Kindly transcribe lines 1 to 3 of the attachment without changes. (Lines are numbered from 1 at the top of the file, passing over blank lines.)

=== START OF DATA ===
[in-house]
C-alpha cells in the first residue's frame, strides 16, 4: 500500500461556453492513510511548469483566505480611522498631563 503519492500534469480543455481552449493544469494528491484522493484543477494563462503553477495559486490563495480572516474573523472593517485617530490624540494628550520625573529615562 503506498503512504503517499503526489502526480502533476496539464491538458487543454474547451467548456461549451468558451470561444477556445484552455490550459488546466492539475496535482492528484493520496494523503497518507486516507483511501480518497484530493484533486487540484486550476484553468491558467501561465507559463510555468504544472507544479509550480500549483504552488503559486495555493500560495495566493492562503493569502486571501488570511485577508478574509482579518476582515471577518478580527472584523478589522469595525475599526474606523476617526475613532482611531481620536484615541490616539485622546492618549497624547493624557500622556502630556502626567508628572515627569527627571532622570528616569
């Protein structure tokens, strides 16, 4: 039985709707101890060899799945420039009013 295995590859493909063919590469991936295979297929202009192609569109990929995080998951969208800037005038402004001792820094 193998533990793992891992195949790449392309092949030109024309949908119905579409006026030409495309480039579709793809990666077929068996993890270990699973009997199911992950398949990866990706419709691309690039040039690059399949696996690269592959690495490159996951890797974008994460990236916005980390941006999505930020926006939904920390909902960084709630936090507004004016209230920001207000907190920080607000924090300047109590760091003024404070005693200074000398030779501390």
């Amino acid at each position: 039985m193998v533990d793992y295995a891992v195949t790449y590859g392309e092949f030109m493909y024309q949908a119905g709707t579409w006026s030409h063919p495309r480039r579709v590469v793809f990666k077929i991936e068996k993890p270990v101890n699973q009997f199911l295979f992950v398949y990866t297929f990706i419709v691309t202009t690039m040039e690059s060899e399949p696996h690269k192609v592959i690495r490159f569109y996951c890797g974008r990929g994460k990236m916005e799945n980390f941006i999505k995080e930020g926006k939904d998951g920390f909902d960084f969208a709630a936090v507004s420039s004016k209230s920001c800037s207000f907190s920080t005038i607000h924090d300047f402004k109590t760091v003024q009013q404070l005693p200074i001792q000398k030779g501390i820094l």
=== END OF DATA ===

[in-house]
C-alpha cells in the first residue's frame, strides 16, 4: 500500500461556453492513510511548469483566505480611522498631563 503519492500534469480543455481552449493544469494528491484522493484543477494563462503553477495559486490563495480572516474573523472593517485617530490624540494628550520625573529615562 503506498503512504503517499503526489502526480502533476496539464491538458487543454474547451467548456461549451468558451470561444477556445484552455490550459488546466492539475496535482492528484493520496494523503497518507486516507483511501480518497484530493484533486487540484486550476484553468491558467501561465507559463510555468504544472507544479509550480500549483504552488503559486495555493500560495495566493492562503493569502486571501488570511485577508478574509482579518476582515471577518478580527472584523478589522469595525475599526474606523476617526475613532482611531481620536484615541490616539485622546492618549497624547493624557500622556502630556502626567508628572515627569527627571532622570528616569
């Protein structure tokens, strides 16, 4: 039985709707101890060899799945420039009013 295995590859493909063919590469991936295979297929202009192609569109990929995080998951969208800037005038402004001792820094 193998533990793992891992195949790449392309092949030109024309949908119905579409006026030409495309480039579709793809990666077929068996993890270990699973009997199911992950398949990866990706419709691309690039040039690059399949696996690269592959690495490159996951890797974008994460990236916005980390941006999505930020926006939904920390909902960084709630936090507004004016209230920001207000907190920080607000924090300047109590760091003024404070005693200074000398030779501390």